No single factor is dispositive. Rather, the court must balance
the factors permitting personal pursuits against the factors restricting personal pursuits to determine whether the employee is “so restricted that he is effectively engaged
.” [Berry v. County of Sonoma (9th Cir. 1994) 30 F3d 1174, 1183].
Notes: Reading beyond the legaleze, the issue boils down to whether or not the schedule effectively prevents the employees from being free to engage in personal activities when on working -- because there is so little time available for the break. Usually, a 30 minute or more break is sufficient to permit the employee to engage in personal activities. However, you have multiple 30 minute breaks in this scenario, and it could be that the continued requirement to return to work may actually make the break time useless -- especially if the employees must remain in their swimsuits and the area of town in which they are located, doesn't really lend itself to running around in a swimsuit -- making a shower and a change of clothes necessary, which reduces the actual break to something considerably less than 30 minutes.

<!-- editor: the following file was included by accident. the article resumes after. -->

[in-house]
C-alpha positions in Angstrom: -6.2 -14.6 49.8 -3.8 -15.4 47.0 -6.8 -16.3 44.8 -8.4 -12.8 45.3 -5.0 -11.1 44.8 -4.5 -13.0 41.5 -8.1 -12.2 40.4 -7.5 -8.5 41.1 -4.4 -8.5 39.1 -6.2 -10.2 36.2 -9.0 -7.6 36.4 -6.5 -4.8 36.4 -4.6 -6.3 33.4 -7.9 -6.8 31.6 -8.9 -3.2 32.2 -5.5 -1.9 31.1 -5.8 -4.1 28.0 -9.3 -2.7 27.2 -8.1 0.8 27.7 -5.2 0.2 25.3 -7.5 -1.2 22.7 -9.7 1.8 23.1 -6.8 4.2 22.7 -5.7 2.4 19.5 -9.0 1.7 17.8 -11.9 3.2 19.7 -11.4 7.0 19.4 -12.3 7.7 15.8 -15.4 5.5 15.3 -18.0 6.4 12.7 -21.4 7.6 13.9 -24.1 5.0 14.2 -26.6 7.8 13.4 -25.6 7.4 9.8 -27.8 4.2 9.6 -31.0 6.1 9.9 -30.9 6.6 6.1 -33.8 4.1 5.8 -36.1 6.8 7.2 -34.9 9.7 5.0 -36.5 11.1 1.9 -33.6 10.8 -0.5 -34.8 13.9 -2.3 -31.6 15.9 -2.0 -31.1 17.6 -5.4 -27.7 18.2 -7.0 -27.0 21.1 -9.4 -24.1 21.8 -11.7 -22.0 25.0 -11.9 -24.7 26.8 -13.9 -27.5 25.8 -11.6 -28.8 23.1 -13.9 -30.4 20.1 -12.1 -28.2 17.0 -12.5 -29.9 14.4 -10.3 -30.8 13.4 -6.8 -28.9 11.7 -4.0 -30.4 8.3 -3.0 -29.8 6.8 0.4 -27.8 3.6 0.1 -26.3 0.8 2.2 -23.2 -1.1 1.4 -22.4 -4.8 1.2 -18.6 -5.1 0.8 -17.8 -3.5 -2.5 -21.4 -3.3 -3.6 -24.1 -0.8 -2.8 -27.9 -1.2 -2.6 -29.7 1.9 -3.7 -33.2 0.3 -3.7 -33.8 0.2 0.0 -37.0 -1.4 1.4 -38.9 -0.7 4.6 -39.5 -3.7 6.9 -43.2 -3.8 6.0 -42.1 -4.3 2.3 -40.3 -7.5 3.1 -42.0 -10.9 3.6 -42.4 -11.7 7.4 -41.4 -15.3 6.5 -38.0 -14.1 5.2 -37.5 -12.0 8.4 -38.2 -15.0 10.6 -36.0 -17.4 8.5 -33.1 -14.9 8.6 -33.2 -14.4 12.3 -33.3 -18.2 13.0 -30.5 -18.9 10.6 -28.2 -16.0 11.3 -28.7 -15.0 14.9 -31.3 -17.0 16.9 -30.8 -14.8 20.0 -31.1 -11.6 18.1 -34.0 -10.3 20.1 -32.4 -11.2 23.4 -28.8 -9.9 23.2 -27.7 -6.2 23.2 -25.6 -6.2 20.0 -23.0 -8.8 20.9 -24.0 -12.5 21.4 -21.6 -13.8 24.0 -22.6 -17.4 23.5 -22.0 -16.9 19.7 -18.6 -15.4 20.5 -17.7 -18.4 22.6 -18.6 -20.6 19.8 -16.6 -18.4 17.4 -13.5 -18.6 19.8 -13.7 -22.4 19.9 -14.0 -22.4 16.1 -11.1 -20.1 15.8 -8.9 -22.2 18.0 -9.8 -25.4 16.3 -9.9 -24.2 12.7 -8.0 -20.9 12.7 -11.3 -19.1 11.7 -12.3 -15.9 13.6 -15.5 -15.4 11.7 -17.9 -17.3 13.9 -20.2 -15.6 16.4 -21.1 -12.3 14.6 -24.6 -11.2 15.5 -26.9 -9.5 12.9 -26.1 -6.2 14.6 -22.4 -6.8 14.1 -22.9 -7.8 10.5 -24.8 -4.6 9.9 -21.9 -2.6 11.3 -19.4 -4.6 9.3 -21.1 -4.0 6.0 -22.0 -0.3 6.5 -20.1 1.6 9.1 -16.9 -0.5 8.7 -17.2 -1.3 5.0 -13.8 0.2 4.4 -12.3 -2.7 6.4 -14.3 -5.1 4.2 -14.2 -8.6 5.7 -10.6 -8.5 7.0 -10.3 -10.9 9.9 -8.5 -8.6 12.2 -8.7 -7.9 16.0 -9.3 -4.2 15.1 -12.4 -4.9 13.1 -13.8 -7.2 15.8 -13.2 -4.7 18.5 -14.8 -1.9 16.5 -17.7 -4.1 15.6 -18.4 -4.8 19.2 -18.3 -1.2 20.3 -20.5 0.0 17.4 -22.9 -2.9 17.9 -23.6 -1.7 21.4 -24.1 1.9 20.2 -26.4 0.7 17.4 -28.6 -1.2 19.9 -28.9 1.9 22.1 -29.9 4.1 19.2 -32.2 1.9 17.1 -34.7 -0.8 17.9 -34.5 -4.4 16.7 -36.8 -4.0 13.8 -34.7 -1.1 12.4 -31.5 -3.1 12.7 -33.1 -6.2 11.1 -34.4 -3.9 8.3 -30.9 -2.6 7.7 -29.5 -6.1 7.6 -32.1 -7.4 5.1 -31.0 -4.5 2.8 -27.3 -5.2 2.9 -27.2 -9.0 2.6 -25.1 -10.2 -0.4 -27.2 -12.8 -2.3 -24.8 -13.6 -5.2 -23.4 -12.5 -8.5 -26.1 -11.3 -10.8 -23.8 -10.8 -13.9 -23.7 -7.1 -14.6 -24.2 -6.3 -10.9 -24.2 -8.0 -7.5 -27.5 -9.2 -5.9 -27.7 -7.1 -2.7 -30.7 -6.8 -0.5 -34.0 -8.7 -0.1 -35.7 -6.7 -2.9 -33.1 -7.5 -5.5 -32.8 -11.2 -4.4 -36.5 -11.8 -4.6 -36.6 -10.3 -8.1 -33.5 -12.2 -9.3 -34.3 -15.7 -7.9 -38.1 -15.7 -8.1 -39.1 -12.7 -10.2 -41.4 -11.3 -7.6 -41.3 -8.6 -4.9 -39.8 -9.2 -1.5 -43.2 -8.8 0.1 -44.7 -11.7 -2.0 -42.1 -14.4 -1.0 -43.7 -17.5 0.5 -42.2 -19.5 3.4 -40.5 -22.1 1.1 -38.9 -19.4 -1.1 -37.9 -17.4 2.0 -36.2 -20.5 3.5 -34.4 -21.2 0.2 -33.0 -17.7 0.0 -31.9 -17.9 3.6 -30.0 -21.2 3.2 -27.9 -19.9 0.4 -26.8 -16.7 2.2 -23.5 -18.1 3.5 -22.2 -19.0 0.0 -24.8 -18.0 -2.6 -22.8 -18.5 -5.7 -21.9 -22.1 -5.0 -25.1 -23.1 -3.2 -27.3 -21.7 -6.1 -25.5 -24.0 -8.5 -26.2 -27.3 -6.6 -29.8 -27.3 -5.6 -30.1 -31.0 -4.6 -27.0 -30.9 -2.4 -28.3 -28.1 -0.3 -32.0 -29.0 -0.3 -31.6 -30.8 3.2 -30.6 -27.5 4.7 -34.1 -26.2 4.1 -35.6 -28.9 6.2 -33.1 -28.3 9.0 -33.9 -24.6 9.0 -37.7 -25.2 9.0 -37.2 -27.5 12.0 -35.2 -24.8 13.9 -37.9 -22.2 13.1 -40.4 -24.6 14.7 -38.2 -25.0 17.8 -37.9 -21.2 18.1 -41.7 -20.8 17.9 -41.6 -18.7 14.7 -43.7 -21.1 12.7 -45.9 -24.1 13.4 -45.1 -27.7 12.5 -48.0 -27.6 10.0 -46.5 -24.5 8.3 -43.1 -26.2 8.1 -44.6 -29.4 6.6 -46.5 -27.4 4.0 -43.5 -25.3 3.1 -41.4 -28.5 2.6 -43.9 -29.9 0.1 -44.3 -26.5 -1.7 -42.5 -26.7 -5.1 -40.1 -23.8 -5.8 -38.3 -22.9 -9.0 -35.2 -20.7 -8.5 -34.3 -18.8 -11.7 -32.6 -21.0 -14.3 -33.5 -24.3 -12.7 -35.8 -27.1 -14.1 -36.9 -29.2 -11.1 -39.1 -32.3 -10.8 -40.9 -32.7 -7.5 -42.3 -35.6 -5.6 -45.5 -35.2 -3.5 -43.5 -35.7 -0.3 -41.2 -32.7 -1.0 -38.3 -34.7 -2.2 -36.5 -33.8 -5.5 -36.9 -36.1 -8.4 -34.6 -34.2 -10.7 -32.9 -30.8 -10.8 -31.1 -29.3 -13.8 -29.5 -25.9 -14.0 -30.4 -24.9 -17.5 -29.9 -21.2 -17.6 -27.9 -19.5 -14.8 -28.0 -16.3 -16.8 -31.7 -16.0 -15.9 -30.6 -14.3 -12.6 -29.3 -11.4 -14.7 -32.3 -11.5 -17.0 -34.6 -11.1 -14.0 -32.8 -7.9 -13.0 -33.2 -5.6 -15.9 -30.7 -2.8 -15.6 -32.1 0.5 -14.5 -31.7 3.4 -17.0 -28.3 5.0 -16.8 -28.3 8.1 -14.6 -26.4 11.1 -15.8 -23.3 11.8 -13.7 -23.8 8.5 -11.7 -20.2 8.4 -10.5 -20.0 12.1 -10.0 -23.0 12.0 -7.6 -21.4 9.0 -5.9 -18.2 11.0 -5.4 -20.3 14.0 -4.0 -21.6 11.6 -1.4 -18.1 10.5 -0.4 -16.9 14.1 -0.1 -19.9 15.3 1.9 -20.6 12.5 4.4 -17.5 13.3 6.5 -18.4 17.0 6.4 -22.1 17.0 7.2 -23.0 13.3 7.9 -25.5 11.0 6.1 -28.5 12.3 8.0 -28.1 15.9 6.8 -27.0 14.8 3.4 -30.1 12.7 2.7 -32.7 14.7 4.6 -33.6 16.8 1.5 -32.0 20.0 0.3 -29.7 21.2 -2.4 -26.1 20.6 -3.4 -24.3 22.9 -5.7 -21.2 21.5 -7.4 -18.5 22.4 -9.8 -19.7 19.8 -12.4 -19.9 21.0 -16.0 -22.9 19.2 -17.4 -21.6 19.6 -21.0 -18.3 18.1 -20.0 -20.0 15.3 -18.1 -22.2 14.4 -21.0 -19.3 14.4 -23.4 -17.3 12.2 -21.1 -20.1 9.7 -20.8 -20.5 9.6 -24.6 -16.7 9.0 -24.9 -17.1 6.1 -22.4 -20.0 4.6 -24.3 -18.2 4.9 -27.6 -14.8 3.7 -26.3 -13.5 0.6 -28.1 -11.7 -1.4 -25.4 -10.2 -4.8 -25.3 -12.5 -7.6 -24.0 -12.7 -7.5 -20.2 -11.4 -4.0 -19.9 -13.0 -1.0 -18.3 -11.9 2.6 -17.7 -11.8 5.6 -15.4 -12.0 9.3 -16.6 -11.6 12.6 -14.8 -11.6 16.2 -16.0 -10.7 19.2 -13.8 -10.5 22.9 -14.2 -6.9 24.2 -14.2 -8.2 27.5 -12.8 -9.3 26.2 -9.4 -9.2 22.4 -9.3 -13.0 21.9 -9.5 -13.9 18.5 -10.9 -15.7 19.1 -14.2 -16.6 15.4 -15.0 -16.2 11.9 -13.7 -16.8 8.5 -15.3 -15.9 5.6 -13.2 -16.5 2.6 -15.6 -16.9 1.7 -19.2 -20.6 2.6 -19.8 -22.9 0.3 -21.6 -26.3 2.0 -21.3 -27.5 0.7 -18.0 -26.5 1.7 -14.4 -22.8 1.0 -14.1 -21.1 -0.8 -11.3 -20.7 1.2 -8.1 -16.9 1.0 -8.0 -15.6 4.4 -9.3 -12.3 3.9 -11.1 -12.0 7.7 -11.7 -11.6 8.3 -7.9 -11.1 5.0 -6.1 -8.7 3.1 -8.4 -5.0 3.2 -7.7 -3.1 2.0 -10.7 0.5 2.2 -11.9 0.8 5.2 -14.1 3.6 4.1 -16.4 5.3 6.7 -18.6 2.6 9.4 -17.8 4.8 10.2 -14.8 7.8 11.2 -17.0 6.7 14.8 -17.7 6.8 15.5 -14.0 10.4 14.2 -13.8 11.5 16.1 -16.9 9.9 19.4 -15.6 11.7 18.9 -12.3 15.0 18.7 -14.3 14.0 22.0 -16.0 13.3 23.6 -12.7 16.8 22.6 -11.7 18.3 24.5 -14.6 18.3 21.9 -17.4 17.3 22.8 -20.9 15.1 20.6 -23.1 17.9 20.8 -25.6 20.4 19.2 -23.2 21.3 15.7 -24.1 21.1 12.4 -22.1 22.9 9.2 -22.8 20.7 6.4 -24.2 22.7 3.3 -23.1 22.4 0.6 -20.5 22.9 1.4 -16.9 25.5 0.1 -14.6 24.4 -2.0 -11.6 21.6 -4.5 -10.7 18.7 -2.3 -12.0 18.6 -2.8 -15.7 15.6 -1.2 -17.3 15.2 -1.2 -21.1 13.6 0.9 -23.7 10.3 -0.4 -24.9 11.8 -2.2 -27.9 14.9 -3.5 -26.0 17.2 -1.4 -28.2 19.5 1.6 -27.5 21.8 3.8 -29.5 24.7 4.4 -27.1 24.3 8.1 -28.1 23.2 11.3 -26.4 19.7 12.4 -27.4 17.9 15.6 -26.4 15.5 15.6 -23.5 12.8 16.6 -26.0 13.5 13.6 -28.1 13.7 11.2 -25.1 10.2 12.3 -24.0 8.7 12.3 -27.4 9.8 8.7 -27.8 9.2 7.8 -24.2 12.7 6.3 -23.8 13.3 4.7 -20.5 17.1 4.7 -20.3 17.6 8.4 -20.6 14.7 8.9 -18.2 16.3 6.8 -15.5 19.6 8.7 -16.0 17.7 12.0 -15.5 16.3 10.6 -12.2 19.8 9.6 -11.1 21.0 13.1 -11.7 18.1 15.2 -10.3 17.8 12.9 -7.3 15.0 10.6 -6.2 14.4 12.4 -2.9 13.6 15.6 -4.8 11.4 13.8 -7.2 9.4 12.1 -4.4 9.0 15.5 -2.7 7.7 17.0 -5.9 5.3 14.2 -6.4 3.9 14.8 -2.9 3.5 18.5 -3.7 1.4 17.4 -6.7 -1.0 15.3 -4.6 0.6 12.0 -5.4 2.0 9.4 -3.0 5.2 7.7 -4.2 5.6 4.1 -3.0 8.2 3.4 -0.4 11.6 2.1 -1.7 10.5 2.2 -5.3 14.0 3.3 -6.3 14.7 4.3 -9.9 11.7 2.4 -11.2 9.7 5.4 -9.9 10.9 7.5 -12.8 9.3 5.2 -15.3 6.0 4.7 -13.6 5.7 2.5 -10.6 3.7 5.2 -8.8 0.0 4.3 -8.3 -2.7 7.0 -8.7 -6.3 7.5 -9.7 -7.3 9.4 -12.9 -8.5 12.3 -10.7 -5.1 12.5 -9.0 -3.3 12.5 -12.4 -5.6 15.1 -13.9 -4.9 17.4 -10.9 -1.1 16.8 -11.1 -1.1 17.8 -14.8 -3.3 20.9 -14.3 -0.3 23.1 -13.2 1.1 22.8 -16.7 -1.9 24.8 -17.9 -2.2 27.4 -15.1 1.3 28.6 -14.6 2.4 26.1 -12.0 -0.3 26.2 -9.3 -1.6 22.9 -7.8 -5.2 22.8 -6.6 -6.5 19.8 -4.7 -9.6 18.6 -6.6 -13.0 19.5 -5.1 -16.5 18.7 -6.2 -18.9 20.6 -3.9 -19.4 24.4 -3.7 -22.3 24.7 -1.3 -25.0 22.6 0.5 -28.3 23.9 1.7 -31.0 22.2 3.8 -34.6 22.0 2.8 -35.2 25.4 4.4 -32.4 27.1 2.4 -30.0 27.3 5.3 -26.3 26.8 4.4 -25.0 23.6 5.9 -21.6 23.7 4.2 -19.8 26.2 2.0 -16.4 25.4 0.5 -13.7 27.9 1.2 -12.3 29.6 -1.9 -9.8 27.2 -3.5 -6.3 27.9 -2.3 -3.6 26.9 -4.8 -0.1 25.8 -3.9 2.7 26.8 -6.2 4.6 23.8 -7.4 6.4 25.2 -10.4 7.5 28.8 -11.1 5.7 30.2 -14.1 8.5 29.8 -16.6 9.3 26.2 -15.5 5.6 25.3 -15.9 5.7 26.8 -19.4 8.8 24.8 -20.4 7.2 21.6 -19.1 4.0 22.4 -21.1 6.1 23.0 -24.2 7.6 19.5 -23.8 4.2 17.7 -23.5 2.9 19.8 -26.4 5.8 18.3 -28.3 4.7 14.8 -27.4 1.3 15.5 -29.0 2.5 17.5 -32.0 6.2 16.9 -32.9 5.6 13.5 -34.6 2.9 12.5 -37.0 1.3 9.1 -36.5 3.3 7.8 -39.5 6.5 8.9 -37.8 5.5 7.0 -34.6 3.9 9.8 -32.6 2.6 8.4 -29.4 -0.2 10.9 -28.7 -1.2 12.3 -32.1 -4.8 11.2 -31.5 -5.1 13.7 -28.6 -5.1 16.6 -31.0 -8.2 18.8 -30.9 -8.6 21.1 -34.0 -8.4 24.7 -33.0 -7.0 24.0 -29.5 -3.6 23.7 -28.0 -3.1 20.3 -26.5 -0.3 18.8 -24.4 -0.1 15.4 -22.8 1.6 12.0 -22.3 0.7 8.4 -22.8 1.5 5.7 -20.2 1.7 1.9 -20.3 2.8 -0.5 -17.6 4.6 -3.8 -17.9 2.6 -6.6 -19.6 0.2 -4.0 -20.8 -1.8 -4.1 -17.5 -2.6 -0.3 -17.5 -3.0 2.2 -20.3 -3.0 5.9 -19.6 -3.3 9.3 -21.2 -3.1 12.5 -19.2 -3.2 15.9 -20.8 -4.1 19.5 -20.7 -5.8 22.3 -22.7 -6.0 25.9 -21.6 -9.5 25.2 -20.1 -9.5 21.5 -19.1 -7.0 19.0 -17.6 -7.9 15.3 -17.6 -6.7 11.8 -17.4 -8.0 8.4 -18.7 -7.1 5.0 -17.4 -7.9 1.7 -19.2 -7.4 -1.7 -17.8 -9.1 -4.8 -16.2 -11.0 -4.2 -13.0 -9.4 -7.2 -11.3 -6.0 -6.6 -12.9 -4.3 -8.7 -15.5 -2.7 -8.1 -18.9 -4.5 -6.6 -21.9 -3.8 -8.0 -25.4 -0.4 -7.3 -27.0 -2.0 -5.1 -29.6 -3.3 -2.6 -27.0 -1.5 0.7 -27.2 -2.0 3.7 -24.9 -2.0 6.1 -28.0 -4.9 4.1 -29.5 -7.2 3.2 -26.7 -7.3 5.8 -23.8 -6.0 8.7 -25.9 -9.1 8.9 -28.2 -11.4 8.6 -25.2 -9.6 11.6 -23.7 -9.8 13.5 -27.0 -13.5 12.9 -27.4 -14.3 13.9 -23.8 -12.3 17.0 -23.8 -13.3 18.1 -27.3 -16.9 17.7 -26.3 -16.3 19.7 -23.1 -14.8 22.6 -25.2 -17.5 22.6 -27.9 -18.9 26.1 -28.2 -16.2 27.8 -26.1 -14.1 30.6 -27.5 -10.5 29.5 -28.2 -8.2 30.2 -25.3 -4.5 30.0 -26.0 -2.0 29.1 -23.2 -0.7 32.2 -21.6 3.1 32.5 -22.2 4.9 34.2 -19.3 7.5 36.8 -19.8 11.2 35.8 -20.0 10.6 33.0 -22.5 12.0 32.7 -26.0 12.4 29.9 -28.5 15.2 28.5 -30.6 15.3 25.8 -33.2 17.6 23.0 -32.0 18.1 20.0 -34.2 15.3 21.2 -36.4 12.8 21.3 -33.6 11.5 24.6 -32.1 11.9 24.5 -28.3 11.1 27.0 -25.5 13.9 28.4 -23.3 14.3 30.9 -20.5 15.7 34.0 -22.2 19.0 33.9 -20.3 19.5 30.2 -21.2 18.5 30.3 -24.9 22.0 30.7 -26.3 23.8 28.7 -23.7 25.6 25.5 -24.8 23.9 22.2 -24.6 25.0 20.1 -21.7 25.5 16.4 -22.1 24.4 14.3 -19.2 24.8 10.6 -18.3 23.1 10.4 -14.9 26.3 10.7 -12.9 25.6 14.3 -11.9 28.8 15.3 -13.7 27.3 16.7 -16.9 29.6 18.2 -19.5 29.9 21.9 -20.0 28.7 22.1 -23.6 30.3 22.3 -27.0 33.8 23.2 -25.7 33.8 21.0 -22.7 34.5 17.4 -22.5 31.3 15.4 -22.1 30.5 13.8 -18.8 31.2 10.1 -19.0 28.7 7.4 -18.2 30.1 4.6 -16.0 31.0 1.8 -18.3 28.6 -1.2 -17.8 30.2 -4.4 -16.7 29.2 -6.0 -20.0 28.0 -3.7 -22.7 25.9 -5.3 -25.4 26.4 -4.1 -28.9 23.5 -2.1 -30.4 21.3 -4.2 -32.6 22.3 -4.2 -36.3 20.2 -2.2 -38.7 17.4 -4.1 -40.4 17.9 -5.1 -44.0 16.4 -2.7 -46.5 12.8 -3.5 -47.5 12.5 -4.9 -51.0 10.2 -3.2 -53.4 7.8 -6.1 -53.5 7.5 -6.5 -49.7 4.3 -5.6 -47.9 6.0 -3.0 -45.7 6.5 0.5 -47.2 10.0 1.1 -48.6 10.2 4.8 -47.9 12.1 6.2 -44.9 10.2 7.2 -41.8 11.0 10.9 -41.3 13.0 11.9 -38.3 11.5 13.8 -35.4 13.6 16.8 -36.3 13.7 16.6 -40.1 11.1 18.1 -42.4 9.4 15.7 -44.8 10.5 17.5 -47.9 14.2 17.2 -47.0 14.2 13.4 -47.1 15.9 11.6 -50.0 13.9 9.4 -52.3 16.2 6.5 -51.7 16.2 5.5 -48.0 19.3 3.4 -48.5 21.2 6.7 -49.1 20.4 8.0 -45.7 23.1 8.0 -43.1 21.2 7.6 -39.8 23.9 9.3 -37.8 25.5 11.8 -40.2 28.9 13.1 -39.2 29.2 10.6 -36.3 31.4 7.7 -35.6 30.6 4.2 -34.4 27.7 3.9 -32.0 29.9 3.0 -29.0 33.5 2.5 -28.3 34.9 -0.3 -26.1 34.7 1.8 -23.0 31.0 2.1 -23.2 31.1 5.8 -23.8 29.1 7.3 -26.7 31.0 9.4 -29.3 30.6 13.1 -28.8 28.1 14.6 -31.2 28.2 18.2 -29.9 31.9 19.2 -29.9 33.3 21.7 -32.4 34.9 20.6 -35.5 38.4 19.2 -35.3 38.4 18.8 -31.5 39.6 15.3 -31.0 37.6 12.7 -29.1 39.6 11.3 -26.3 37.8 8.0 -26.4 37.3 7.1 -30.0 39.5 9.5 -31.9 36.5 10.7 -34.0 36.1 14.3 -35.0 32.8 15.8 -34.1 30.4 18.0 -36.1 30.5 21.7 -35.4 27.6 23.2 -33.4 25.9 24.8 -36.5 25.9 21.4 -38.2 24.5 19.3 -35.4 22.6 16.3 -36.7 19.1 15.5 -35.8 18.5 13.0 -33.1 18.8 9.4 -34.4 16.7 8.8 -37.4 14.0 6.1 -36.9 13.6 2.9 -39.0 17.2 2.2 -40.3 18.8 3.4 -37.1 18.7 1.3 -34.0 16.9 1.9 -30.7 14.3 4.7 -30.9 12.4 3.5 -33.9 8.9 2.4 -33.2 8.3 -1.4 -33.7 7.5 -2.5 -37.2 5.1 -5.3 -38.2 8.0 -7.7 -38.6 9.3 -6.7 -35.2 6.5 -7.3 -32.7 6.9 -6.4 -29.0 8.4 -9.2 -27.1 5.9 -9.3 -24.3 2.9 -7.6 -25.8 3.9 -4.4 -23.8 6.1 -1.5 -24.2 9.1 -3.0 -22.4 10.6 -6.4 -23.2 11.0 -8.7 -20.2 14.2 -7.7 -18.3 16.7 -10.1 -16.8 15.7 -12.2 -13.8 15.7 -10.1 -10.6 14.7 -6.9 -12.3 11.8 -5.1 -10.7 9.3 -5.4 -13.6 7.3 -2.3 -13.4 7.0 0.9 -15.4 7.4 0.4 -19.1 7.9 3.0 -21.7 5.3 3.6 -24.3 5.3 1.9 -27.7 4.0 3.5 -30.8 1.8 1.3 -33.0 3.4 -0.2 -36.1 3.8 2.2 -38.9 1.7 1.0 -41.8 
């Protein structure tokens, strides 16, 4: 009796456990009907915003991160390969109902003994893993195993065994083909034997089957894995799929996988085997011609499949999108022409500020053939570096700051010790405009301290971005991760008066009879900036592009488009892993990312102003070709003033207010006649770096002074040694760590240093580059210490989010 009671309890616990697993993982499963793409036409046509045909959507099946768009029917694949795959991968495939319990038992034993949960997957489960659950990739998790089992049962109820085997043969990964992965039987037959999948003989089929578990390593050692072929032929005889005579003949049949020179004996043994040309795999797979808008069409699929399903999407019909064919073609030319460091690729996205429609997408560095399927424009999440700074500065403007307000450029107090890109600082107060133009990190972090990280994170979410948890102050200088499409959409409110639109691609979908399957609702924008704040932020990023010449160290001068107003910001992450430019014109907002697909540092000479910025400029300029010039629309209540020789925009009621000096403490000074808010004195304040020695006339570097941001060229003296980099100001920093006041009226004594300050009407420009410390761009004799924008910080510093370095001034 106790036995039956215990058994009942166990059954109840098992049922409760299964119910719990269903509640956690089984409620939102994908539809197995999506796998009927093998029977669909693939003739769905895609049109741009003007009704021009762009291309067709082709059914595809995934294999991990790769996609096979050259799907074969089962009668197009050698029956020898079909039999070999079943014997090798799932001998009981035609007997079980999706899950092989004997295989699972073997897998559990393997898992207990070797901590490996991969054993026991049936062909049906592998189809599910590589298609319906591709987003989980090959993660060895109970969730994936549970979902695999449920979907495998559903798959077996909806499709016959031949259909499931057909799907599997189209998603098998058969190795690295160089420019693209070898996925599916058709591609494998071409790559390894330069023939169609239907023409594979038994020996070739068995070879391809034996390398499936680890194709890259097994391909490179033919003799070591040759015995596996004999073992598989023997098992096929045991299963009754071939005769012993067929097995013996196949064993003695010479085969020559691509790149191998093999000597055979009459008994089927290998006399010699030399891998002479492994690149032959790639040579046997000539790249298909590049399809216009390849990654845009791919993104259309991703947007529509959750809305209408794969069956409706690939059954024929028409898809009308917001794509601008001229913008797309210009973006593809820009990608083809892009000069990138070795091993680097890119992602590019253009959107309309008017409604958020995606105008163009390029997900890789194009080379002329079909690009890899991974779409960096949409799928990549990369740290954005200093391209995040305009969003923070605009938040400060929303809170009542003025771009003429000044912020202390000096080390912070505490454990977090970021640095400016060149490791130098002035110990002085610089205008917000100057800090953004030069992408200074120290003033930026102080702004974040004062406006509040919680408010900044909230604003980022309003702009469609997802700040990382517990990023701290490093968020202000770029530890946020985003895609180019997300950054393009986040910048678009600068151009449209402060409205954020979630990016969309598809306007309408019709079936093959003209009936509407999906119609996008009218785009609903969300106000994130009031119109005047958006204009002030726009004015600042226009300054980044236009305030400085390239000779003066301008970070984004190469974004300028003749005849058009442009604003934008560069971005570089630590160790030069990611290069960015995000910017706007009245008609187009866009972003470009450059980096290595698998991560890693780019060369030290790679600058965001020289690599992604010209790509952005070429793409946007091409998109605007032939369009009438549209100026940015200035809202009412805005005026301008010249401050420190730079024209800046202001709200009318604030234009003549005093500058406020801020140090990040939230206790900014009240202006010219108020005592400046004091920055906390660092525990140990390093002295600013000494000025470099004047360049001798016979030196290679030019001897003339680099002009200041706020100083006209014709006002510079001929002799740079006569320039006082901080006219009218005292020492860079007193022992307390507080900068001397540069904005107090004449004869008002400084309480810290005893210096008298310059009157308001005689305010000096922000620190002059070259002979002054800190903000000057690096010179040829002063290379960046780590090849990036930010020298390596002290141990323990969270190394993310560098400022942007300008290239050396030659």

If your daughter wants to complain, she can contact the U.S. Department of Labor at: 1-800-4US-WAGES.
Hope this helps.
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